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HOU@CHC: LaHair lines walk-off single to right field

CHICAGO -- Wednesday's game was more than No. 162 for Bryan LaHair. It was a chance for him to make his grandmother Theresa smile.

LaHair hit a solo home run in the second and a walk-off RBI single with two outs in the ninth to lift the Cubs to a 5-4 victory over the Astros, who were playing their last game as a member of the National League.

This was personal for LaHair, and not just because it was a chance to redeem himself after going from National League All-Star to bench player following the rise of Anthony Rizzo. LaHair's grandmother is battling cancer and it's been a difficult fight.

"That game was for her today," LaHair said.

With the game tied at 4 in the ninth against Hector Ambriz (1-1), Anthony Recker walked and was lifted for pinch-runner Darwin Barney, who moved up one out later on Tony Campana's bunt single. One out later, Starlin Castro, the only regular in the starting lineup on the last day of the season, playing in his 162nd game, drew a walk to load the bases. LaHair then lined the first pitch to right for the game-winner.

He had talked to his mother last night to get an update.

"The last thing my mom said was, 'Get one for her,'" LaHair said. "I told her to let [his grandmother] know I'll get one."

The Cubs ended with 101 losses, second-most in franchise history, and behind only the 1962 and '66 teams that finished 59-103.

"It's better than 102 [losses]," Cubs manager Dale Sveum said of the Cubs' dramatic win. "It's nice to have a walk-off win to finish the year off, and after the problems with the season and everything like that, the best way you can finish the season is be at home and have a walk-off win."

Sveum will head home to Arizona this weekend, but sounded ready to get back to work.

"When we get in this business of baseball, you're always sad to see the season end," Sveum said. "It's part of your life, and that's what you do on an everyday basis. It's nice to go home and regroup a little bit, but at the same time, it doesn't take too long to want to get right back in the saddle and in the dugout with the guys."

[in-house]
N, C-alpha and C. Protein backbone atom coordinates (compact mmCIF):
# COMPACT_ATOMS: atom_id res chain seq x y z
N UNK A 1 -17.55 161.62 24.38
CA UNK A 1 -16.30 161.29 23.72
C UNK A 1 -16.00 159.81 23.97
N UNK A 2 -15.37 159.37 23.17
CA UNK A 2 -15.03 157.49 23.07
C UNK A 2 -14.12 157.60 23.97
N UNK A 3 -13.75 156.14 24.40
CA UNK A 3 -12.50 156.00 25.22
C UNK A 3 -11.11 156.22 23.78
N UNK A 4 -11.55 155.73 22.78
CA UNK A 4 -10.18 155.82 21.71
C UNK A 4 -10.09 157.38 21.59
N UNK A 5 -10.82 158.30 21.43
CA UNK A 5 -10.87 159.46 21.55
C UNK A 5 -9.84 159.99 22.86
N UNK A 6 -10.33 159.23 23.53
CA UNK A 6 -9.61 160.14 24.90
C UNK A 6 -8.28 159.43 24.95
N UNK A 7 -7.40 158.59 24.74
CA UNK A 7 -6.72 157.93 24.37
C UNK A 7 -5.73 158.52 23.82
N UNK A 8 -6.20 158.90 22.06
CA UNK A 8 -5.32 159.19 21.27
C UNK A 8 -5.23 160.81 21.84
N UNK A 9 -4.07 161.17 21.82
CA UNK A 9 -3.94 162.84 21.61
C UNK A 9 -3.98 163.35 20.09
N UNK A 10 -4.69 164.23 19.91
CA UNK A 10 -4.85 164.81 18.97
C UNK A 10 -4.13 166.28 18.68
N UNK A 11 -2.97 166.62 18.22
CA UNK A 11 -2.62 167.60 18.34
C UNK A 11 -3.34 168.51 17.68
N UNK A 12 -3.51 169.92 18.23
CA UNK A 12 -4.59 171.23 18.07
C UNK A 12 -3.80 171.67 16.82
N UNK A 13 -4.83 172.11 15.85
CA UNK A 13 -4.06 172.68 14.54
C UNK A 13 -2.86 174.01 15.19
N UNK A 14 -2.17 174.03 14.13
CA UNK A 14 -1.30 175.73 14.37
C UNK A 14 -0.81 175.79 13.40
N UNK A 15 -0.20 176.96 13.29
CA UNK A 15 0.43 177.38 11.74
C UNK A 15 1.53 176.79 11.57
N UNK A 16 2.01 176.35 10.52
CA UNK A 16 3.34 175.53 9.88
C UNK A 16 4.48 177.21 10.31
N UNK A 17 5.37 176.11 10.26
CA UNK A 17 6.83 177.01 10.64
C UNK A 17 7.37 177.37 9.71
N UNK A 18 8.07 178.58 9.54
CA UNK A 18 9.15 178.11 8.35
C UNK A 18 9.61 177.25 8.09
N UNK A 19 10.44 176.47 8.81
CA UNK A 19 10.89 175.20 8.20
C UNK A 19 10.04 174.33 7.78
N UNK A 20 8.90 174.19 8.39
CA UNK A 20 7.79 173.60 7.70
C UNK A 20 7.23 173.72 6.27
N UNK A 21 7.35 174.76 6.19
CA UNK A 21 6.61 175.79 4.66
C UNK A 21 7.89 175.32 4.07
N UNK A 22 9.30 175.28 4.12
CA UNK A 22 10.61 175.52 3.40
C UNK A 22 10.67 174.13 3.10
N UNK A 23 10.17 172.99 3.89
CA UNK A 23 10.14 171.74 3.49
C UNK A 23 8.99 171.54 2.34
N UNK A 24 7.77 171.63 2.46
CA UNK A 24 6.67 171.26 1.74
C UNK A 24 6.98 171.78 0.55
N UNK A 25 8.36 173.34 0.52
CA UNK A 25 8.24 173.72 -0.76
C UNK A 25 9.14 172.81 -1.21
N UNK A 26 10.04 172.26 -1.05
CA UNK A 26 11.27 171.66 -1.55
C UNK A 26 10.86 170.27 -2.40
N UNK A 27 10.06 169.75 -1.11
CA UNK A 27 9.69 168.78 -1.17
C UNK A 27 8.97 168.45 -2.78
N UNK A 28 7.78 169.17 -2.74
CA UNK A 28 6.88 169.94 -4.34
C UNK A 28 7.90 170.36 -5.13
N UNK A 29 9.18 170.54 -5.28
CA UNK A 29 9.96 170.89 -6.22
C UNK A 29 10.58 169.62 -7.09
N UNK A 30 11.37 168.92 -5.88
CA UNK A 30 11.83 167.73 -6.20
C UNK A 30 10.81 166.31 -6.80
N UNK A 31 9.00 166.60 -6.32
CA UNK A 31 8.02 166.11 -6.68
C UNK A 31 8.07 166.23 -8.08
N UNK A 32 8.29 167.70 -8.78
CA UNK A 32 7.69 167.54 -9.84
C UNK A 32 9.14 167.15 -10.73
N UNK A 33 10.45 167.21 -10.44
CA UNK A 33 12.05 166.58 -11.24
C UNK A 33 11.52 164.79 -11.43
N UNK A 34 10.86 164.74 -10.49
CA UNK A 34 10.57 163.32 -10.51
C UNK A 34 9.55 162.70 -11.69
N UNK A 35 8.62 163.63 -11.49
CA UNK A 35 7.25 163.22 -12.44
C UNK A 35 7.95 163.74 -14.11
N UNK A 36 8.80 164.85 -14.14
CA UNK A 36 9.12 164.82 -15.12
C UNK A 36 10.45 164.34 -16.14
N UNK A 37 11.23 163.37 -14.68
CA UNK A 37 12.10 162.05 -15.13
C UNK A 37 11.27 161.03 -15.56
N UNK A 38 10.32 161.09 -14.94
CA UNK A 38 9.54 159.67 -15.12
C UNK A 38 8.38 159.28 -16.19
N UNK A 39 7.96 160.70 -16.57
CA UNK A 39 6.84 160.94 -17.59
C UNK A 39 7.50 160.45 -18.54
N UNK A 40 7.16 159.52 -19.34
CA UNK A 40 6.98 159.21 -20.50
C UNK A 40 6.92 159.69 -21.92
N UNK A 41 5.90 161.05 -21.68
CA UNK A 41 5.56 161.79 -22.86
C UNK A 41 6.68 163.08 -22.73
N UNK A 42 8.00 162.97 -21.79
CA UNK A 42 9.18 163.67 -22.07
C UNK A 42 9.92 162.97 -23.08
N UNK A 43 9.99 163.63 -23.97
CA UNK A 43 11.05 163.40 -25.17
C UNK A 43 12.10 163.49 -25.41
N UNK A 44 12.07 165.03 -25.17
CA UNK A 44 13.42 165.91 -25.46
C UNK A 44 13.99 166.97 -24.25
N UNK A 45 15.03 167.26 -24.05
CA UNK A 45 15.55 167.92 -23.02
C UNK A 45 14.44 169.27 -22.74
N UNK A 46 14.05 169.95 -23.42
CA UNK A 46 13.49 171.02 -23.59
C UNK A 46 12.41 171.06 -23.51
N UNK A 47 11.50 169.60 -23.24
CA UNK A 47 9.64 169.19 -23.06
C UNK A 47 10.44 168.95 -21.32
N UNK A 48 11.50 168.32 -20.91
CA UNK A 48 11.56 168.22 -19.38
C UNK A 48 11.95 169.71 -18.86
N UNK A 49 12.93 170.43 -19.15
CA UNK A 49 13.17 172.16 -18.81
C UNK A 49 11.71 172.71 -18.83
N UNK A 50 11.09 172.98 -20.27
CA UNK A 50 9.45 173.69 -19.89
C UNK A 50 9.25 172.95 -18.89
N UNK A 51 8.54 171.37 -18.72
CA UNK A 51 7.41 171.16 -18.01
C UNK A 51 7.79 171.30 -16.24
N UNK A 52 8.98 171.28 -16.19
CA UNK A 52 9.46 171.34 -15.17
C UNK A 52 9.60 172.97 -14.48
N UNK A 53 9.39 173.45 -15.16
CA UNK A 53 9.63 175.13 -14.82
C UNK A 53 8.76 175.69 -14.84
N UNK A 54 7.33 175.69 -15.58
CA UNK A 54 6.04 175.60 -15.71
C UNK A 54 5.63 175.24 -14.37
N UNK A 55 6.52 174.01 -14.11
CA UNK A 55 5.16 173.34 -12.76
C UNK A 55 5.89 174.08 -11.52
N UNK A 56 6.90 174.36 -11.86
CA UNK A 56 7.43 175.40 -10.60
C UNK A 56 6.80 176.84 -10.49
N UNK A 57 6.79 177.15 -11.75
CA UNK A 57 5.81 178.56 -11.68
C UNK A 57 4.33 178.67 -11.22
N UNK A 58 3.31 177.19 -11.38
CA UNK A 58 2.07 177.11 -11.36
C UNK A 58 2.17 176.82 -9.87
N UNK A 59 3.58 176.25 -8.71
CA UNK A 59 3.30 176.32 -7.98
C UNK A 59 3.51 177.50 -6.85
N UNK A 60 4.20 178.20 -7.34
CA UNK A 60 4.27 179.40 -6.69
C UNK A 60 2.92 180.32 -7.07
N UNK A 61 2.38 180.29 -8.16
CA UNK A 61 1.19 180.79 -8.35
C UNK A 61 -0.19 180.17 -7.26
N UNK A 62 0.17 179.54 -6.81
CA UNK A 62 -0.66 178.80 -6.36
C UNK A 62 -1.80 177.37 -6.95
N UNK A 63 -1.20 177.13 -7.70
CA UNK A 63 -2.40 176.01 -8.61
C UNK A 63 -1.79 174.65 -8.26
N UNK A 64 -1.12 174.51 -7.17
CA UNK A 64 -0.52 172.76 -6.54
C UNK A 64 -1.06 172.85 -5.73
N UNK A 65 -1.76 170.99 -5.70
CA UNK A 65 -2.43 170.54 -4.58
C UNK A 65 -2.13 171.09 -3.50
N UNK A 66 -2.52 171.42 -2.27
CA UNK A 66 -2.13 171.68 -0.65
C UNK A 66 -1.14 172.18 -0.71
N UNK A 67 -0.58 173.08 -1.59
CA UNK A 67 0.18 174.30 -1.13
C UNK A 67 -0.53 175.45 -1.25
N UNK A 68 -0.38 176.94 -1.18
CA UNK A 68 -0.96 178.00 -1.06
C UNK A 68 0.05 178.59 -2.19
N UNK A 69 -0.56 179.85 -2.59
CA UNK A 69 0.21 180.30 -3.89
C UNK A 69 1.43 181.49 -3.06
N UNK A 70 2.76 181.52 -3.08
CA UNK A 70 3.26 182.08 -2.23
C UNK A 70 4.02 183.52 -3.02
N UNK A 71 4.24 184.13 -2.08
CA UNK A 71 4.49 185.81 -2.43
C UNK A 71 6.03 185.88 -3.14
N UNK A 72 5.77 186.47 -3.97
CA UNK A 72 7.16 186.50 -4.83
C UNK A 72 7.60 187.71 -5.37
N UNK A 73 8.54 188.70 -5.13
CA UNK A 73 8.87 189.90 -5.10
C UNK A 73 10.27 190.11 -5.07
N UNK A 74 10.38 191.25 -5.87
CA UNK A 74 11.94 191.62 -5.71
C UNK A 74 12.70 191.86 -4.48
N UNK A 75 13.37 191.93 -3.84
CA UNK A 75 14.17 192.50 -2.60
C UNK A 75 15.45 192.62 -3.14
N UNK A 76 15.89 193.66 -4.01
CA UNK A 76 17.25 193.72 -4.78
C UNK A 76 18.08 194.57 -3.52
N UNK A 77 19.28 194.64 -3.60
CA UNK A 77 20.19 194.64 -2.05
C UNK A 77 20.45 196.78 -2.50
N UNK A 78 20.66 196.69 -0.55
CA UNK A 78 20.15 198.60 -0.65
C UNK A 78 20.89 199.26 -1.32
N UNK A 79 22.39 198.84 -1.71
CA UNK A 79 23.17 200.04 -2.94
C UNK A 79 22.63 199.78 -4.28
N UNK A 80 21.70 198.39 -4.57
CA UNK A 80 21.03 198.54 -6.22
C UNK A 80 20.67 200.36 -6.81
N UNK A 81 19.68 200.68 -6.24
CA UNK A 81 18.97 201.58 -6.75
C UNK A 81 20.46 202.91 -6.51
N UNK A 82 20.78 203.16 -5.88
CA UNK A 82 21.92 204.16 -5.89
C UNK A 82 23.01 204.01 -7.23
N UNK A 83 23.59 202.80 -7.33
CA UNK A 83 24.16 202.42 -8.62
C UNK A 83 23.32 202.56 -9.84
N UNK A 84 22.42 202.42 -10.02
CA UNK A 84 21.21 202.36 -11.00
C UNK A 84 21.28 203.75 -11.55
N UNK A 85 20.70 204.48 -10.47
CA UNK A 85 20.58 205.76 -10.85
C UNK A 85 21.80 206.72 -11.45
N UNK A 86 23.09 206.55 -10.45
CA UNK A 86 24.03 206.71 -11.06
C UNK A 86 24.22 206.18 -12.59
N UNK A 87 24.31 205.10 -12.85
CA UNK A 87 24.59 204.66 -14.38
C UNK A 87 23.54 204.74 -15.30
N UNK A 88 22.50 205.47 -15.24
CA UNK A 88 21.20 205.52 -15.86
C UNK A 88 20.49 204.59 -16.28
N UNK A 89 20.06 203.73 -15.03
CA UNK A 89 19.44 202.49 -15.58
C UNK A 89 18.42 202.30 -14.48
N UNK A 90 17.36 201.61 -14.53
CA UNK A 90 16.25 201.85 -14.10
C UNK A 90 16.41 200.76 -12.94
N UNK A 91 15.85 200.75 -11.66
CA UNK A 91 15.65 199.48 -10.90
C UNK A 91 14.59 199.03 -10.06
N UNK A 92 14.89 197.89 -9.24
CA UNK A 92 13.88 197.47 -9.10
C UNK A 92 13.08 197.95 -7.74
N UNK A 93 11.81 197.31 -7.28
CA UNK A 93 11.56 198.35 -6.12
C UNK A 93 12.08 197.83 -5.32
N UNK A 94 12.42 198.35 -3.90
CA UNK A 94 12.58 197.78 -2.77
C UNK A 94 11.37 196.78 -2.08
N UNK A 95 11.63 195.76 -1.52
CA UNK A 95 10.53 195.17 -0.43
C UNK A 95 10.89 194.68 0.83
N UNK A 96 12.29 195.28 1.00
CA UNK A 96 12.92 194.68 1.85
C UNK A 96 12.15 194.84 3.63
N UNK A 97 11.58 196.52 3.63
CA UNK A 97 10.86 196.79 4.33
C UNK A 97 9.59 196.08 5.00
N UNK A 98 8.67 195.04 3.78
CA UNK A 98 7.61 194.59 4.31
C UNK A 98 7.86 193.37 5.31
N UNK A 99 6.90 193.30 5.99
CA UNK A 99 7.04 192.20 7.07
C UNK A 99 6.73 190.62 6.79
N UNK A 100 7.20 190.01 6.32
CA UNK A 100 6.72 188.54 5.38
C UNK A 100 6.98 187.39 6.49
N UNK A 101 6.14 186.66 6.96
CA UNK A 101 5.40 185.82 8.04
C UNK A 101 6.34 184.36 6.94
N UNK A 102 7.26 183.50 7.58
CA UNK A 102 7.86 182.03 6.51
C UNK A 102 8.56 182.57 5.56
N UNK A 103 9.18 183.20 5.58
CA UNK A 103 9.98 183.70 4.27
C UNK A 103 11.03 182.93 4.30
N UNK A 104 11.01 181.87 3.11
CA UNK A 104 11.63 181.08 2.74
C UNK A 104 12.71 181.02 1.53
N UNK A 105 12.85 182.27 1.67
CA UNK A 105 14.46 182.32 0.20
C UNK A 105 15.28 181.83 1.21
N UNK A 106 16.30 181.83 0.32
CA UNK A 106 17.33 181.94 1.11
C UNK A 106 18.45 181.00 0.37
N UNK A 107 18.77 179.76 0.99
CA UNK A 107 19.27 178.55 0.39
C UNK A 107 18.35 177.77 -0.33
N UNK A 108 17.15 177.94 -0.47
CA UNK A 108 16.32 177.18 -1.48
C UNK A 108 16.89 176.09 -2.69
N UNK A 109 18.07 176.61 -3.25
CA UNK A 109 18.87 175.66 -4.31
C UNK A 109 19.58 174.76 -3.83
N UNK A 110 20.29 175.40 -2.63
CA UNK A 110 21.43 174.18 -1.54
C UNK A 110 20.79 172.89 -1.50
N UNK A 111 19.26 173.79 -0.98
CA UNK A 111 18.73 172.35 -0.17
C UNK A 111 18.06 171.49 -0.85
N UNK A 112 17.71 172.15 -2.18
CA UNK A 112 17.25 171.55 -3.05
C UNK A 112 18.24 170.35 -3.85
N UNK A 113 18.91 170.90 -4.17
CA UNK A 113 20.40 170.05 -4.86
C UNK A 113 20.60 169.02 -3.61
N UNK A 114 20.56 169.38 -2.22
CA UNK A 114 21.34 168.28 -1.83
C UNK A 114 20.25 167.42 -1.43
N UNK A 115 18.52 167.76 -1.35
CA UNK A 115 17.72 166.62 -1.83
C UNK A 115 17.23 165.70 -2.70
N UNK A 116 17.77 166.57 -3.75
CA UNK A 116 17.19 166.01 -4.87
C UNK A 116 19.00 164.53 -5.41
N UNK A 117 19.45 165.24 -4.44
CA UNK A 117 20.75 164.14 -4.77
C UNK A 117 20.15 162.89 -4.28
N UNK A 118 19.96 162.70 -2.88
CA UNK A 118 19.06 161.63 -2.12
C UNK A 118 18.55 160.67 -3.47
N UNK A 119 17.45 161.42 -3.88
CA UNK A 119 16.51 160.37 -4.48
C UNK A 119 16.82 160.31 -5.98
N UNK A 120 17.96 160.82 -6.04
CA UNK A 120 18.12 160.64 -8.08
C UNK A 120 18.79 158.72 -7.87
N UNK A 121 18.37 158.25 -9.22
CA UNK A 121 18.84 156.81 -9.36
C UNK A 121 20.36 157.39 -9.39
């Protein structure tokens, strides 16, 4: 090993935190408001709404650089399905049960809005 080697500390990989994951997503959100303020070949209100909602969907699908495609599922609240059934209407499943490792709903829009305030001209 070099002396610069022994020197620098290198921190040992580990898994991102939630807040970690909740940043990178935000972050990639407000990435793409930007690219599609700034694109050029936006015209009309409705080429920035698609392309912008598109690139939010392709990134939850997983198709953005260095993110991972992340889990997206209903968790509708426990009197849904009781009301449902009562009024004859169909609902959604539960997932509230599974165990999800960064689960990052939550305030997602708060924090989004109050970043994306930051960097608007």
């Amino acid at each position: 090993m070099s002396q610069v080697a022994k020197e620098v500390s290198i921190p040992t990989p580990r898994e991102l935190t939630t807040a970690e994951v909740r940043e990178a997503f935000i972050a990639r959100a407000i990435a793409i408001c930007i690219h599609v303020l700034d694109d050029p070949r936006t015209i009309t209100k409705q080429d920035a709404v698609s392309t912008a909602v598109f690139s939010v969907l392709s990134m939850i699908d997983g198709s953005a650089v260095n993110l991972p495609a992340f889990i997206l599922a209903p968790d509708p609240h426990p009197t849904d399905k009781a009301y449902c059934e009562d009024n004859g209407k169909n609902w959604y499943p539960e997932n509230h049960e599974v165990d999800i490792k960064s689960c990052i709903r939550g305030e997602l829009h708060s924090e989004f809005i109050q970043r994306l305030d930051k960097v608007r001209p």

Sveum was most impressed with how the players came prepared for each game, and told them that during his final team meeting in Arizona over the weekend.

"On an everyday basis, I was very proud of how each and every one of them handled a tough situation," Sveum said. "Obviously, we struggled with the record. It's hard to say anything was really disappointing [about the season] other than our losses. You're not going to sit here and point fingers."

This year, Sveum used a franchise-record 53 players. There will likely be a lot of turnover on the Cubs' roster next season.

"We have to fill some holes in starting pitching, bullpen, third base, power bats," Sveum said. "These are your Christmas lists. It's not easy to always get what you want under the Christmas tree, either."

One player unsure of his status is LaHair. He'd like to stay in Chicago, and gave the front office something to think about when he led off the second against Edgar Gonzalez with his 16th home run of the season, and second in the second half, to tie the game at 1. Houston had taken a 1-0 lead on Carlos Corporan's RBI single in the first.

The Cubs loaded the bases with one out in the fourth, and Recker drew a walk to force in a run. Starting pitcher Travis Wood then followed with a two-run single to left to go ahead, 4-1. That set up LaHair's game-winner.

Wood gave up one run on three hits and five walks over 6 1/3 innings, and was in line for the win until Justin Maxwell hit a three-run home run off Shawn Camp in the eighth to tie the game. LaHair came through with his ninth-inning heroics.

"Any time you walk off, [it's exciting] and it doesn't matter what game it is," LaHair said. "It's always nice to finish a win off in the bottom of the ninth."

Losing 100-plus games should motivate the young Cubs.

"We have a lot of young guys who are learning and trying to make the adjustments up here," Wood said. "I think it can only help us in the long run. This season will leave a bad taste in everybody's mouth. I think we'll all be fired up and ready to go this spring."

Sveum proved he's very patient during what was a trying season. Will fans support the team as it goes through its growing pains? Wednesday's crowd was 27,606, and the Cubs finished with less than 3,000,000 at home for the first time since 2003, drawing 2,882,756 for the season.

"I'm sure they'll gradually get a little less patient," Sveum said. "People still have to understand things don't happen overnight. It's a gradual repair job, as well. Whatever happens in the winter -- free agents, non-tender guys, whoever you bring in -- we have to have some guys who can hit home runs, too. I don't mean literally. Guys have to have good years."

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